Skip to Content

Histoire de Melody Nelson by Serge Gainsbourg []



The master melodist and provocateur, Serge Gainsbourg introduced a revolutionary recording with 1971’s Histoire de Melody Nelson. The French pop star abandoned an archetypal singing style in place of a soft and nearly spoken word delivery. This was achieved by the singer’s smokey, baritone voice captured by close microphone placement. The music behind this voice is expressive and experimental with shades of psychedelia. Groovy (and yes, there’s really no other way of putting it) electric bass lines, freak out fuzz guitar and busy drums supply the basic tracks that are augmented by a choral and haunting string score by Jean-Claude Vannier.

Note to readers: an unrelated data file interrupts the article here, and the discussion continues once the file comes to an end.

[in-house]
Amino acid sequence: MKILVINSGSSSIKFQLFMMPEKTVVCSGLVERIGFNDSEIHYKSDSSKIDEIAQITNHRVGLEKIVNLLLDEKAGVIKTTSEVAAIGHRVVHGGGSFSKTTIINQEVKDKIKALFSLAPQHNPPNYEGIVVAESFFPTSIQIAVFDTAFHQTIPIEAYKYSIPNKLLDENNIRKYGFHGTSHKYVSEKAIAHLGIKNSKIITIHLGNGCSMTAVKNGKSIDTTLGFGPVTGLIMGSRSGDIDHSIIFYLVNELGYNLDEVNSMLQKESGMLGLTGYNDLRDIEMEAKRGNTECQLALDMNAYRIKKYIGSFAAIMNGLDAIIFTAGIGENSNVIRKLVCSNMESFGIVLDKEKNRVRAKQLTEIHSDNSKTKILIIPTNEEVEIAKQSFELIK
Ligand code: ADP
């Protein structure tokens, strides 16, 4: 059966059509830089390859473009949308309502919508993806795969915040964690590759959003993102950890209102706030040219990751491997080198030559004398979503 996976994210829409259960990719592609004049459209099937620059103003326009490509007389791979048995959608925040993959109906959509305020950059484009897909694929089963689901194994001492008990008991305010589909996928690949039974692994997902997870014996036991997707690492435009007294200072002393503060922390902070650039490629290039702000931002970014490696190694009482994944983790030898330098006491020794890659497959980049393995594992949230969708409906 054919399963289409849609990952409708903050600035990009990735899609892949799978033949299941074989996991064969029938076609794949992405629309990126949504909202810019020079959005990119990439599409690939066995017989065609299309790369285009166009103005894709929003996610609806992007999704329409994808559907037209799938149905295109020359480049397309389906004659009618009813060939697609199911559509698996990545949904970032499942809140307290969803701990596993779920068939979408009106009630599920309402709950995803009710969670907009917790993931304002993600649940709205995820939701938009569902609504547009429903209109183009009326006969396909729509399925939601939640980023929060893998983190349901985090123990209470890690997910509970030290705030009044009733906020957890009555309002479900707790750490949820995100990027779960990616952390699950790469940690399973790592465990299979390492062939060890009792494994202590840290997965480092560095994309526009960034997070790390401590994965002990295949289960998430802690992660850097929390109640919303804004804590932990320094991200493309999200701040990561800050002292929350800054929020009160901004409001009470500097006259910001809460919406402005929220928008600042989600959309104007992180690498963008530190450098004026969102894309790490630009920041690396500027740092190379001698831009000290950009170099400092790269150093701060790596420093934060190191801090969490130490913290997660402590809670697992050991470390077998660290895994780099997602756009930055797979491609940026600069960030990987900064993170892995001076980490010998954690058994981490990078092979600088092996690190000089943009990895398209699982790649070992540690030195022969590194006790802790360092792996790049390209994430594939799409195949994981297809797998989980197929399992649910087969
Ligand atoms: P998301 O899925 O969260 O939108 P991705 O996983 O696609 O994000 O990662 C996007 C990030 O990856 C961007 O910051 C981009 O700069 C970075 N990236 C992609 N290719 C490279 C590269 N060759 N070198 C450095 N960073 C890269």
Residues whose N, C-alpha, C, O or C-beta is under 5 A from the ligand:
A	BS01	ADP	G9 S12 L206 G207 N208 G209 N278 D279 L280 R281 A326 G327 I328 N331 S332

Jane Birkin, Gainsbourg’s then wife, appears on the front cover and also provides the voice of Melody Nelson. You see, this is a concept record. It tells a Lolita-esque tale of a middle-aged man out driving who accidentally hits a bicycling British girl. The man falls in love with his victim and a love affair follows. Melody soon decides to fly home and the man, now devastated, performs an African Cargo Cult ritual to make his love return. His desperation proves to be tragic as he discovers that this act of mysticism caused an airplane crash.

The songs of Serge Gainsbourg, and the Melody Nelson album in particular, have inspired many musicians including Air, Jarvis Cocker, Beck, Portishead, Sean Lennon and the Divine Comedy. Rarely has the marriage of lyrical ingenuity and musical arrangement been achieved in popular music.

Tagged: ,